Earlobe bumps are a common occurrence. An earlobe bump can be the result of a clogged sebaceous gland, a condition called a sebaceous cyst. Epidermoid cysts appear on the earlobe and, in rare cases, can develop into skin cancer. An inflamed or infected hair follicle can result in a tender lump on the earlobe. The earlobe tissue may swell as a reaction to the metal of an earring.
Sebaceous cysts are benign. The body of the cyst is filled with dead skin cells and oil from the skin’s oil glands. They can be manipulated with the fingers and moved beneath the skin. Sebaceous cysts are painless unless they have become infected or are pressing on a nerve. They can occur anywhere on the body where sebaceous glands are present, including the earlobes.
Epidermoid cysts, like sebaceous cysts, can occur anywhere on the body and are generally painless. The cyst is made of squamous epithelium and does not manipulate as easily as a sebaceous cyst. Although epidermoid cysts are more common than sebaceous cysts, the two terms are often misused. Infected epidermoid cysts can contain blood and pus and can become painful to the touch.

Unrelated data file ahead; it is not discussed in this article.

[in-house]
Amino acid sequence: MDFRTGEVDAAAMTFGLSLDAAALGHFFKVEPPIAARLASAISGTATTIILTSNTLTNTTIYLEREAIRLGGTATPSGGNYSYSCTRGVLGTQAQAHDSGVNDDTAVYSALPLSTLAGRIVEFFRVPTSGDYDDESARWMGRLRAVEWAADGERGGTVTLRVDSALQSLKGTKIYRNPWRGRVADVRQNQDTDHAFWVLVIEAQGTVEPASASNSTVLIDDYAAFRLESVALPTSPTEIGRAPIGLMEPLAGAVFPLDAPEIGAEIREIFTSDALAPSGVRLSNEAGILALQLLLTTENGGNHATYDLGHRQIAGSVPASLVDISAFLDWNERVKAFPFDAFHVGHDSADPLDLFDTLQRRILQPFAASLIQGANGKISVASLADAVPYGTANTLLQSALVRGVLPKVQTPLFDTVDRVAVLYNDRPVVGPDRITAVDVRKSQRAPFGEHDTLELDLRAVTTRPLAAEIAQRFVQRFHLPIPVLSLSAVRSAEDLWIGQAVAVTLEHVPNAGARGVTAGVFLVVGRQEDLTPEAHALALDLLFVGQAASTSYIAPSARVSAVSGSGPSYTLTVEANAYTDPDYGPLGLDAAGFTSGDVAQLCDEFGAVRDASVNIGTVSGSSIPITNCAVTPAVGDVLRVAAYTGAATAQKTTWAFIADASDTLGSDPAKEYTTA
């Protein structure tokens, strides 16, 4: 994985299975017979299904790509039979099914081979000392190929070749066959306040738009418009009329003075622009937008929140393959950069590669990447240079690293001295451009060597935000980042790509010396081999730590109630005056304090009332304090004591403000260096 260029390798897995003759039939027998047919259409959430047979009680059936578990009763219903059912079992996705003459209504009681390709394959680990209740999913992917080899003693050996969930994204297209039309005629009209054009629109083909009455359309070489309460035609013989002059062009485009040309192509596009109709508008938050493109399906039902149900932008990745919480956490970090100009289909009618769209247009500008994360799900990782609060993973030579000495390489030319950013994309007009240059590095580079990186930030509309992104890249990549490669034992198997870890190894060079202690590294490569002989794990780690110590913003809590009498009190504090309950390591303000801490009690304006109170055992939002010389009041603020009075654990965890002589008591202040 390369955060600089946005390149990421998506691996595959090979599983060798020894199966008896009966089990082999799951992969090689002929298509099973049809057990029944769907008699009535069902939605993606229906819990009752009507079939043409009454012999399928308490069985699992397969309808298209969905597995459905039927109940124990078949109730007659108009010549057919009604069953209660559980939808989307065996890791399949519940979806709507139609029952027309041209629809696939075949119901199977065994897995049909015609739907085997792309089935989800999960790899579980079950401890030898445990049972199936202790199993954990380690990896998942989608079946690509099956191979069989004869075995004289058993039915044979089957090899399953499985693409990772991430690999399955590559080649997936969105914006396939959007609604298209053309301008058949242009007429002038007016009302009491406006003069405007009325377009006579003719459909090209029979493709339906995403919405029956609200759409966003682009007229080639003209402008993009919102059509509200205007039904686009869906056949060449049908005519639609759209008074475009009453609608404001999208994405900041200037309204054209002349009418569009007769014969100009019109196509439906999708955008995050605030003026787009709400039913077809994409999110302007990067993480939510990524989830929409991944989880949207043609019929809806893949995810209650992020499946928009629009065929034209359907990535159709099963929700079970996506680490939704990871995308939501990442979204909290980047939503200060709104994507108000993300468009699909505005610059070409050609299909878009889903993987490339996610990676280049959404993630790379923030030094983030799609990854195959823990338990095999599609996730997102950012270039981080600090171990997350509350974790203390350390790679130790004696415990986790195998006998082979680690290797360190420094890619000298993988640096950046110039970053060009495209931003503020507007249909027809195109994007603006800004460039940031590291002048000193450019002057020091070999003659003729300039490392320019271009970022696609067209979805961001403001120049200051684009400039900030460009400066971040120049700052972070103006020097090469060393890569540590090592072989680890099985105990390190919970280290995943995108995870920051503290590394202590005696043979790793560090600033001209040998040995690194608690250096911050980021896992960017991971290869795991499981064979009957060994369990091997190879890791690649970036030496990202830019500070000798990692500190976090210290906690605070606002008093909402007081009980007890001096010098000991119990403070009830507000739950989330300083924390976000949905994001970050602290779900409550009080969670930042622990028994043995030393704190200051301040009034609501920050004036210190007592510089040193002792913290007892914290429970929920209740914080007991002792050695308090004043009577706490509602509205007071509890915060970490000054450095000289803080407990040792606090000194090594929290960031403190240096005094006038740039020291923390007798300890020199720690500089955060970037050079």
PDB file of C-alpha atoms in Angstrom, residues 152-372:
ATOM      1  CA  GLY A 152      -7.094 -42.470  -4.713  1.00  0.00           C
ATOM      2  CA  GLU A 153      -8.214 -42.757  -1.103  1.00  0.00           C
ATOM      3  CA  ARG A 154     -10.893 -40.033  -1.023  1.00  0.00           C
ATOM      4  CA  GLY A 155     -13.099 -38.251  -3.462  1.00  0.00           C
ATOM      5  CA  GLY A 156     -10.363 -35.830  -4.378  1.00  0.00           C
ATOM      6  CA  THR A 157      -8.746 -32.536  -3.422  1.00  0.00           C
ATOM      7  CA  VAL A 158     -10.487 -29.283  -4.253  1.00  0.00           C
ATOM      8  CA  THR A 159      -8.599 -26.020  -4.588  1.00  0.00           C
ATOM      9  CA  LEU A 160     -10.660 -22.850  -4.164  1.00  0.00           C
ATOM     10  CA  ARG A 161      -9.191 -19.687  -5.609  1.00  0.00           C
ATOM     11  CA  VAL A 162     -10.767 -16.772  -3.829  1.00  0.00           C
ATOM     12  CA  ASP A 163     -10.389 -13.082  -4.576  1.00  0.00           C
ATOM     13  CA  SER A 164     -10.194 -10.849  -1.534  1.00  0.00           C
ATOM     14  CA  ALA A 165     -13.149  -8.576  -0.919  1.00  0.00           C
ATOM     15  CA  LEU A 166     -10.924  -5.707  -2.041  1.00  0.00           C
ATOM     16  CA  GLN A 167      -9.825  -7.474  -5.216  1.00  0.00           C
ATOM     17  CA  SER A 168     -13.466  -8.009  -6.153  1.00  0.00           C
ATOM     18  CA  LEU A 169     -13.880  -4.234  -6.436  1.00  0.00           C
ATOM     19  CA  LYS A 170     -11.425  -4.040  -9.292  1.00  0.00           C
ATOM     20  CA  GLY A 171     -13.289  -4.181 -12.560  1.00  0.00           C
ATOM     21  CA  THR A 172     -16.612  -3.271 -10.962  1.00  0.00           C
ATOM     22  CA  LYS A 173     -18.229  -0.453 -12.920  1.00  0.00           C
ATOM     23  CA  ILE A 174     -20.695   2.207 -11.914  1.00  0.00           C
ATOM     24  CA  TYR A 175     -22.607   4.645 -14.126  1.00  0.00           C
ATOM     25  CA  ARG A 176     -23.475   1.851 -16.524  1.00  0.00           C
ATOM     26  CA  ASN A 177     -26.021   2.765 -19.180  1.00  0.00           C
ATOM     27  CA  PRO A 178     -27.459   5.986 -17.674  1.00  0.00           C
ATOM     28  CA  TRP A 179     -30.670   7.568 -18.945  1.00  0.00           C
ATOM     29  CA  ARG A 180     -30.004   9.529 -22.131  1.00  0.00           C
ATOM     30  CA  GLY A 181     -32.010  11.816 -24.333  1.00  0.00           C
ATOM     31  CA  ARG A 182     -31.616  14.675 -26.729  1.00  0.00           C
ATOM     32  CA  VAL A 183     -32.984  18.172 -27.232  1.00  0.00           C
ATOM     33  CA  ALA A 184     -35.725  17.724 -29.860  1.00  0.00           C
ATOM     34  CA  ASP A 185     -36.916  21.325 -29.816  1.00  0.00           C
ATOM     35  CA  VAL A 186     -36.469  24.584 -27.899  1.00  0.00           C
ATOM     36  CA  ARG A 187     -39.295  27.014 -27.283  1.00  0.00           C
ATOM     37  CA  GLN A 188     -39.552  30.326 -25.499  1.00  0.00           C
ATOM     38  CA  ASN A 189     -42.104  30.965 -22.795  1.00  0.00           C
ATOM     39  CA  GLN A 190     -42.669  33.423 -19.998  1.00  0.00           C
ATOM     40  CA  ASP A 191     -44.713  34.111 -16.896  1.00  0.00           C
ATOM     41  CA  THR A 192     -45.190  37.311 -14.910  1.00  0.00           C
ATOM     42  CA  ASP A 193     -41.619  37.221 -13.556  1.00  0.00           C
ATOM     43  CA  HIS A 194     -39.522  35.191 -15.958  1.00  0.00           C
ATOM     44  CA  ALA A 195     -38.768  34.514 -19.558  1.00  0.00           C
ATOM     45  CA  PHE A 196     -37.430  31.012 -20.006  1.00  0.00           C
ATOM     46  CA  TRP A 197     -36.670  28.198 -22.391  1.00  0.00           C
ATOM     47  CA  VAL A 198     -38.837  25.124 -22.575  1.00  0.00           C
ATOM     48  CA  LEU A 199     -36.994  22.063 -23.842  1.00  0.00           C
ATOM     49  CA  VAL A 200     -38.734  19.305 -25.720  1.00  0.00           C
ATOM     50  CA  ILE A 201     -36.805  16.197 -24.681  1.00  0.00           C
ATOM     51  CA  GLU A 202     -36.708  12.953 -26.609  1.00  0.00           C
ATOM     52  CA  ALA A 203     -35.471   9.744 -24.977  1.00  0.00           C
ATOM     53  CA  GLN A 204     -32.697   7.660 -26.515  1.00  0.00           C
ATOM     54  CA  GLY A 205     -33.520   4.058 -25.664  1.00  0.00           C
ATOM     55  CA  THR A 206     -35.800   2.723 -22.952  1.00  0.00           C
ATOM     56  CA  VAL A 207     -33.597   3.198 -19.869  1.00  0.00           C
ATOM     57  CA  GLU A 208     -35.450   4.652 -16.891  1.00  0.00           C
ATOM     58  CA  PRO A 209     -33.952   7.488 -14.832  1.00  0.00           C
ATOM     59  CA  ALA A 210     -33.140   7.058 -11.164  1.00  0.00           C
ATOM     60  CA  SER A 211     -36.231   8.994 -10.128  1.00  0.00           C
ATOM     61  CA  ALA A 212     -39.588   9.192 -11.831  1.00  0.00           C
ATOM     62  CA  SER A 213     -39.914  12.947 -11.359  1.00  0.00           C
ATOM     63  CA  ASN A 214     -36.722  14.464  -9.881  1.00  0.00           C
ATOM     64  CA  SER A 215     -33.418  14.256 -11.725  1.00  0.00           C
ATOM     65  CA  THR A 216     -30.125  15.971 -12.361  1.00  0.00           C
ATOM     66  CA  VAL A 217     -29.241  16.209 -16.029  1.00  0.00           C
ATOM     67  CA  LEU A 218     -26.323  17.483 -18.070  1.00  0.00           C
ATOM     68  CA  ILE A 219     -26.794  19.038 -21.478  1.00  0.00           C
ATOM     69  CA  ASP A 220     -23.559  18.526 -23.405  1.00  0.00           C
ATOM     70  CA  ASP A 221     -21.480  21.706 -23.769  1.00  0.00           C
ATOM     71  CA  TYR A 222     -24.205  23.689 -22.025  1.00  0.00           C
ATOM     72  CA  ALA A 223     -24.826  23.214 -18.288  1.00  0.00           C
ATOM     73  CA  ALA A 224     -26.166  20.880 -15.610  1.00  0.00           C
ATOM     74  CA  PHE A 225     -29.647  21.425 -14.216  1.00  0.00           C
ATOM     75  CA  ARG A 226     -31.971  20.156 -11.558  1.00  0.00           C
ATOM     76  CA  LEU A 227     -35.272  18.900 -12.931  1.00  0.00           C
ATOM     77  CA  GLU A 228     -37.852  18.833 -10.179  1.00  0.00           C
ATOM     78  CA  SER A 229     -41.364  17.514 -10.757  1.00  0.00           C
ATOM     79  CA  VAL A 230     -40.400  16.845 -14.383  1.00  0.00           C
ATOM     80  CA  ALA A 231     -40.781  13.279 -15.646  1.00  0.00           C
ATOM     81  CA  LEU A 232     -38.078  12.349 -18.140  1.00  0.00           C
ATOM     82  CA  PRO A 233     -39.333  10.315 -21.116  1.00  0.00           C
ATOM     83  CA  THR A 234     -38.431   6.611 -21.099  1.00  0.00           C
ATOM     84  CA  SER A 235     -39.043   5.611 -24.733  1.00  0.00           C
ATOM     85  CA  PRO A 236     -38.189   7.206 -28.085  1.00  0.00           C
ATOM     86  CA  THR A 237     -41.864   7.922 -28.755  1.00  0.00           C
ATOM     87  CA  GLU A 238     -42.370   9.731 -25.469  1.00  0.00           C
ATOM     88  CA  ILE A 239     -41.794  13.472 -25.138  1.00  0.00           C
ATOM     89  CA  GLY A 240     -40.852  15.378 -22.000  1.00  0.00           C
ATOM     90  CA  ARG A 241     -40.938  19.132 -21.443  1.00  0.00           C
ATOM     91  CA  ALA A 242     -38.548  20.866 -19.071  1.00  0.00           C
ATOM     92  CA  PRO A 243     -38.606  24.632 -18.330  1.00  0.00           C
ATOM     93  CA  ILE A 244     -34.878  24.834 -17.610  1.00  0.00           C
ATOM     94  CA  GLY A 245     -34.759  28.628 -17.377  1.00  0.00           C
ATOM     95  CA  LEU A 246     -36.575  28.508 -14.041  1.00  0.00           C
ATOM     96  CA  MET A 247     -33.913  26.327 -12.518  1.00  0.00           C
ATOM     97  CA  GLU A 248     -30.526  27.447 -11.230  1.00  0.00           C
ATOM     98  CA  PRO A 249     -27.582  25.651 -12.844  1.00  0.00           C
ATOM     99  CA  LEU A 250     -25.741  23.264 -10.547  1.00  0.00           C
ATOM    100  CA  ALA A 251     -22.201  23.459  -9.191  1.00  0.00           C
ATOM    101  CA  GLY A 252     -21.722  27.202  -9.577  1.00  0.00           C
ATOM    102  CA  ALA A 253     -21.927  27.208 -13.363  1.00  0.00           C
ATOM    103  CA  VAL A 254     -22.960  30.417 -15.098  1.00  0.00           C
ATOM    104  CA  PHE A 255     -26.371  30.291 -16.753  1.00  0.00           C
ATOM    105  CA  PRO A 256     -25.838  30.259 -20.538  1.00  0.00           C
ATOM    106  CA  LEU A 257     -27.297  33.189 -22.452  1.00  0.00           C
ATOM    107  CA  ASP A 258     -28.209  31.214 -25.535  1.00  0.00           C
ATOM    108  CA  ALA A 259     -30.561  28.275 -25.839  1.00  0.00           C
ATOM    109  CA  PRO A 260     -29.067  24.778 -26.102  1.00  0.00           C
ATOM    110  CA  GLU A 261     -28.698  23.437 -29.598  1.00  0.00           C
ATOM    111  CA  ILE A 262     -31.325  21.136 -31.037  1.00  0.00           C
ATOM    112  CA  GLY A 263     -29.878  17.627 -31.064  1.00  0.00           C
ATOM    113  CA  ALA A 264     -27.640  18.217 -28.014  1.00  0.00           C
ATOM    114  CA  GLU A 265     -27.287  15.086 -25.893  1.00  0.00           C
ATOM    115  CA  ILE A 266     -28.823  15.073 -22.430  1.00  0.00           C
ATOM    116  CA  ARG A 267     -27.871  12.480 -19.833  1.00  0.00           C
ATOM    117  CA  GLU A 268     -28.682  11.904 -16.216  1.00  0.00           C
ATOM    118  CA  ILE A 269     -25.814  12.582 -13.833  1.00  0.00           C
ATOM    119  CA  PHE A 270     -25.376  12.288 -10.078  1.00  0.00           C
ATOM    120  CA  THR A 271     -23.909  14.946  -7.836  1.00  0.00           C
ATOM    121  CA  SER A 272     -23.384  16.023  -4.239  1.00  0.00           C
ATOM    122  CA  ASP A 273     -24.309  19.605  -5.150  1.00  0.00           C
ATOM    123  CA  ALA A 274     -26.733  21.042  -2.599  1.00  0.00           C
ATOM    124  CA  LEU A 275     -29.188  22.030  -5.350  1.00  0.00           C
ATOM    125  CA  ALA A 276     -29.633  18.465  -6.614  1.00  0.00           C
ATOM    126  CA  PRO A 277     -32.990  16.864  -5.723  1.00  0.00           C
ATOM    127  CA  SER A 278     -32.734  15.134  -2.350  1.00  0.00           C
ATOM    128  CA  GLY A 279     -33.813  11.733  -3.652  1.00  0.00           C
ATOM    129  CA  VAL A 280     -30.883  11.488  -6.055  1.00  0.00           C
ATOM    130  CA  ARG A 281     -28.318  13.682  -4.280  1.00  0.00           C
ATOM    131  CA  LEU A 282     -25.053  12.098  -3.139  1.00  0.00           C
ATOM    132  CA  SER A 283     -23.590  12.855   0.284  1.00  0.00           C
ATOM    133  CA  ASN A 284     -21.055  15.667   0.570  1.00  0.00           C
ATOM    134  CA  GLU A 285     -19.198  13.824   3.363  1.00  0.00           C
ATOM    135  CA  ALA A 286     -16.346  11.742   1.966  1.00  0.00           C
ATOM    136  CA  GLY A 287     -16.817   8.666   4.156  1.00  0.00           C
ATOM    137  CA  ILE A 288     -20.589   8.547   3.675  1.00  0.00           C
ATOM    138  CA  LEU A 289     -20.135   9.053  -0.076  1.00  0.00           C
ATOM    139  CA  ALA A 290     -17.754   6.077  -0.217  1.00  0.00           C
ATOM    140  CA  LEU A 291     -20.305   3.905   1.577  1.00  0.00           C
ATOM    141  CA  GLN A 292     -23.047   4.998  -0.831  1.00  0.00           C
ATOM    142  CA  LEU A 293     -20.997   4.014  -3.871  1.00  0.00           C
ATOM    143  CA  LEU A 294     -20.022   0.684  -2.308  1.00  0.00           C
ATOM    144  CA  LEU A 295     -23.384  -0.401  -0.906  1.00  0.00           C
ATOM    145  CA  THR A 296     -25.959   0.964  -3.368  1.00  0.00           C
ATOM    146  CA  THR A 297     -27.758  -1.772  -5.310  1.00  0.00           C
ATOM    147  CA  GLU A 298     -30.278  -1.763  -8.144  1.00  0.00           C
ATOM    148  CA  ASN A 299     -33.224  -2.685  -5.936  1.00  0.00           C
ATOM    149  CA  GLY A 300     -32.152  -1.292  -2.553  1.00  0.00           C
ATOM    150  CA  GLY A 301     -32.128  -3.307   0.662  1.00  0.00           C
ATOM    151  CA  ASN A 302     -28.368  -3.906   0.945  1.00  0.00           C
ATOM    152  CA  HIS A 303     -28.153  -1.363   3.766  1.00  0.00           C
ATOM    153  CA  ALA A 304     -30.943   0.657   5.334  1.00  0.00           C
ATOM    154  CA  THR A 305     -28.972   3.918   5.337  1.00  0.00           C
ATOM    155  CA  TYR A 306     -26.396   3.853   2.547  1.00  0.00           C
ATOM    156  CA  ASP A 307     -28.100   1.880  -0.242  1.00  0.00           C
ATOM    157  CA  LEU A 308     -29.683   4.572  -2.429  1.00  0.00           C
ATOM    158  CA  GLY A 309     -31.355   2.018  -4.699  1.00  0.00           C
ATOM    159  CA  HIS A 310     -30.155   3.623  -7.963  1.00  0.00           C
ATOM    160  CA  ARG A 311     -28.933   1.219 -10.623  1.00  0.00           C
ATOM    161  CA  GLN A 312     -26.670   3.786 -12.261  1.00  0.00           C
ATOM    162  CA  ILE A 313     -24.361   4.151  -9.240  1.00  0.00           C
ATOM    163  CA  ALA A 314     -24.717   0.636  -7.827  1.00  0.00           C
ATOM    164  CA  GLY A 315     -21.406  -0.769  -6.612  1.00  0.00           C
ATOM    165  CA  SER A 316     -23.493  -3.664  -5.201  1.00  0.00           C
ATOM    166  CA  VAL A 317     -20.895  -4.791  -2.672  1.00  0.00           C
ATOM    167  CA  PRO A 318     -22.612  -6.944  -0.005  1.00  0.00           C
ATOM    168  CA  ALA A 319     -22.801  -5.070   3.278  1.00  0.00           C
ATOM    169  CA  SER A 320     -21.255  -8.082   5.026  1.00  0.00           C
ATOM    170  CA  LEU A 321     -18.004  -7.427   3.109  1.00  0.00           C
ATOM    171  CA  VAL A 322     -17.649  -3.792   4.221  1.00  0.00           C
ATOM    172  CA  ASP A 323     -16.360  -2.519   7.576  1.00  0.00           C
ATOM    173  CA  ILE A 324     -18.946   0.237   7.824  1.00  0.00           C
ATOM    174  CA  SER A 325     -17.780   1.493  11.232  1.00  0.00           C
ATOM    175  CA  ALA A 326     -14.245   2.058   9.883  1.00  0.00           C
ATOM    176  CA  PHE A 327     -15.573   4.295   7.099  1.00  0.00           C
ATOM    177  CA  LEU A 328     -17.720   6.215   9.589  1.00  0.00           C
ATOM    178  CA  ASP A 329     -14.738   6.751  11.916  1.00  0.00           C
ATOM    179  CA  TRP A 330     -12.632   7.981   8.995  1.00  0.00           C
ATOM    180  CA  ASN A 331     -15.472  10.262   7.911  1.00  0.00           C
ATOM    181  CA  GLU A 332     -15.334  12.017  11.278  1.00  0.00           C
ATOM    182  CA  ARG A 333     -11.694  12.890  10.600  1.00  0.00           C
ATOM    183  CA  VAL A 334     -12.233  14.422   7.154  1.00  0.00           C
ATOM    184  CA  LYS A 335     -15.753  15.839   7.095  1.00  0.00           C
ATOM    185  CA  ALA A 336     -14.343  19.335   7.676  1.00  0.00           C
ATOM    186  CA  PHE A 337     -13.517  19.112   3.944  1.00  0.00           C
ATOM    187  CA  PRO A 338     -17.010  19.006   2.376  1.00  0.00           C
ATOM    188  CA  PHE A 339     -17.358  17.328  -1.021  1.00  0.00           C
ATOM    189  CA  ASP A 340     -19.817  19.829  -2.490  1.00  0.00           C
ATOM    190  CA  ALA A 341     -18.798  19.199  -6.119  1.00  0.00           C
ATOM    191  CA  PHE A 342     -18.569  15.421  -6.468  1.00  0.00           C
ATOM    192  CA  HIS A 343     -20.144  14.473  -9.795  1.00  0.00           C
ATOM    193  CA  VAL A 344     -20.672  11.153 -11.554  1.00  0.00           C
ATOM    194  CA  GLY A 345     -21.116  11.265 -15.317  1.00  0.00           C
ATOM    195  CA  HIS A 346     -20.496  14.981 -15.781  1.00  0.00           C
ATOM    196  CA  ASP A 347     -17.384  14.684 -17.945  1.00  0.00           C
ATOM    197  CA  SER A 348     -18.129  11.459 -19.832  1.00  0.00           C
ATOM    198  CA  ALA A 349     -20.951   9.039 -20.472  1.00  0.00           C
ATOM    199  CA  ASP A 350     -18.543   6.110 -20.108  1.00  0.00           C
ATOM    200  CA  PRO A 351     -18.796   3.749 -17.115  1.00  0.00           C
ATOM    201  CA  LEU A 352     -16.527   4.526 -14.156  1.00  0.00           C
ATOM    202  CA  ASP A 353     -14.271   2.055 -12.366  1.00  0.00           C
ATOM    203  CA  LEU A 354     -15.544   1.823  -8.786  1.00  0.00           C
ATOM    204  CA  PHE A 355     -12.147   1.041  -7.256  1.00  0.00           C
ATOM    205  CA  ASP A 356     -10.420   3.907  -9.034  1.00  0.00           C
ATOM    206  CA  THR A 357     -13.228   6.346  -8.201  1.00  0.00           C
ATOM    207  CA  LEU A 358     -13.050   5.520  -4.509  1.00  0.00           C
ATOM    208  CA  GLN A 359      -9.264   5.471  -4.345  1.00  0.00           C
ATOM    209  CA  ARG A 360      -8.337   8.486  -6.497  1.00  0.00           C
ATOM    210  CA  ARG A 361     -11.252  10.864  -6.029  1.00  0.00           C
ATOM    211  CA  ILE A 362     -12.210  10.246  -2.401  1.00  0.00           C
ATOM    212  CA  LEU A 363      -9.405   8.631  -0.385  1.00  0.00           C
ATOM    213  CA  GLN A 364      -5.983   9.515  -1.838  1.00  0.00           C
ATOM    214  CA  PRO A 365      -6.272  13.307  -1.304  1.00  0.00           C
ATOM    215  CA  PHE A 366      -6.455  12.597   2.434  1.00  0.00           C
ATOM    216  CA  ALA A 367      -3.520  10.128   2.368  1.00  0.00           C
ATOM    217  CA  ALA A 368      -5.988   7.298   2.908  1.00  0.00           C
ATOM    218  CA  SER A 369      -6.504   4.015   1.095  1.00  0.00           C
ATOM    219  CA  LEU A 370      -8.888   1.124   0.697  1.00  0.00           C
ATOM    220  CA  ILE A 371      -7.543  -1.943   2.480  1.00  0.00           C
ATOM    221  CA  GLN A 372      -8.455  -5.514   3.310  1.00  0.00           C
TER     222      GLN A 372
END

Folliculitis is the inflammation of hair follicles. The inflammation is caused by an infection beneath the skin at the root of the hair. An earlobe bump caused by folliculitis is usually red and tender to the touch. Depending on the level of infection, the bump may feel warmer than the surrounding skin.
Some people’s skin has a reaction when exposed to certain metals. An earlobe bump can develop after wearing an earring with an offending metal. Earring wires and posts are commonly made of hypoallergenic materials to avoid this problem, but sometimes the hypoallergenic plating wears off or the person has a sensitivity to the earring materials. The bump can be slightly painful, although this is a result of the body’s histamine reaction and not a sign of infection.
Most earlobe bumps resolve on their own without medical intervention. Any earlobe bump that is very painful, is draining fluids, or is still present after a couple of weeks should be examined by a physician to rule out the possibility of a more serious condition. A bump can be removed surgically with a small incision or treated with steroids to reduce inflammation. Some earlobe bumps can be surgically removed with lasers. It is not uncommon for the bumps to recur in the same location after removal.